Avoiding inappropriate sexual relationships (in both actions and in thought)
Avoiding acquiring, using or keeping more than you need
The five positive precepts include:
Cultivating purity (externally and internally)
Cultivating contentment (with what is given through legitimate means)
Developing self-mastery (through discipline)
Spiritual study (to gain right knowledge)
Accepting all experiences as a gift (even the bad ones, which often provide a lesson)
The word “dharma” can also refer to:
Having a sense of duty or responsibility
Recognizing and having respect for God’s order
Recognizing the nature of a particular thing (e.g. It’s the dharma of fire to burn)
In general, it could be said that which is dharmic or “good” is that which is in harmony with God. But a dharmi doesn’t necessarily need to be religious, they just need to recognize they are in a special relationship with nature that includes, other beings. In other words, they need to set aside their sense of small-self in order to reap the benefits of being a part of something much greater.
The Gita also recognizes “good” using various other terms. For example, having “good karma” (punya karma) is benefiting from the fruits of one’s proper actions. Karma theory says that by accumulating good karma, we are setting ourselves up for a better afterlife, including being born in an environment that will help foster our spiritual aspirations (i.e. moksha).
The Gita also mentions in several chapters, the gunas or the impersonal forces that make up our outer and inner world. We can choose to either cultivate or abate these inner forces. There are three gunas: sattva, rajas and tamas. Without going into too much detail, we are encouraged to make every aspect of our life sattvic to the extent we can. Sattvic desires and actions are those that leave the mind clear without agitation. They tend to result in actions that not only support one’s spiritual quest, but also in actions that are unselfish and contribute to the Total. An individual with a predominance of sattva tends to be happy, balanced, generous, kind, accommodating, wise—in short, “good.”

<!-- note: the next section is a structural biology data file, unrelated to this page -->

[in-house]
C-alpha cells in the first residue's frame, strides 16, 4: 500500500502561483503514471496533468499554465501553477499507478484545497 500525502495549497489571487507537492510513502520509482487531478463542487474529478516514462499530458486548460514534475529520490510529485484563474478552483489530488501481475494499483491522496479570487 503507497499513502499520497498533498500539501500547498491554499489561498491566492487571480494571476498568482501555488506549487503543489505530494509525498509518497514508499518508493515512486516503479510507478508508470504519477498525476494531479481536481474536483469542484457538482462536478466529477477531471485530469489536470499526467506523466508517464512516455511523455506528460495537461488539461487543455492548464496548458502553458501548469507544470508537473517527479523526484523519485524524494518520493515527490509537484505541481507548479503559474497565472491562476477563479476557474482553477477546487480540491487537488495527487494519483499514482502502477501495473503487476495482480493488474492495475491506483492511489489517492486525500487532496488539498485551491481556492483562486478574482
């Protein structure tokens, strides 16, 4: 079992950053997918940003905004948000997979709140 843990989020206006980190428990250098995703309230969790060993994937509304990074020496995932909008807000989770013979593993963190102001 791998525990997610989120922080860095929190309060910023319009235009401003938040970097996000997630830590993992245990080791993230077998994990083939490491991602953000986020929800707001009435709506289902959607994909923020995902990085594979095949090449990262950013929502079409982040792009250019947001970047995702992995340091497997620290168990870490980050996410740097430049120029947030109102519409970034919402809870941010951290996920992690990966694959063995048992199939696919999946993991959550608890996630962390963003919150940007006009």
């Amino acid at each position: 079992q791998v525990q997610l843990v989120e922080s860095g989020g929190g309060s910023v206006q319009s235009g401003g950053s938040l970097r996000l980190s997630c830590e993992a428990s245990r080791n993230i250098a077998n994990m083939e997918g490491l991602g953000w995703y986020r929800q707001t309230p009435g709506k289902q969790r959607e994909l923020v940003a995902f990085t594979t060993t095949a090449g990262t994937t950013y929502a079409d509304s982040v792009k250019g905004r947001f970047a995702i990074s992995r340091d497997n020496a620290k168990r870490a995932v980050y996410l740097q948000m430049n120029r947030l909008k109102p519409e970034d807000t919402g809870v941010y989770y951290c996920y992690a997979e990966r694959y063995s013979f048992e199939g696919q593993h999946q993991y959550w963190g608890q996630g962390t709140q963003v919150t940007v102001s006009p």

The Gita also warns us that better is one’s own dharma, imperfect as it is, than the dharma well performed of another. The latter, it tells us, is fraught with fear! We do ourselves an injustice when we try to be something we are not. The Gita suggests we are all created with a certain role to play in this karma matrix. So if you want to be in harmony with God/nature, you need to start with the person and understand we each have a part in this tragicomedy.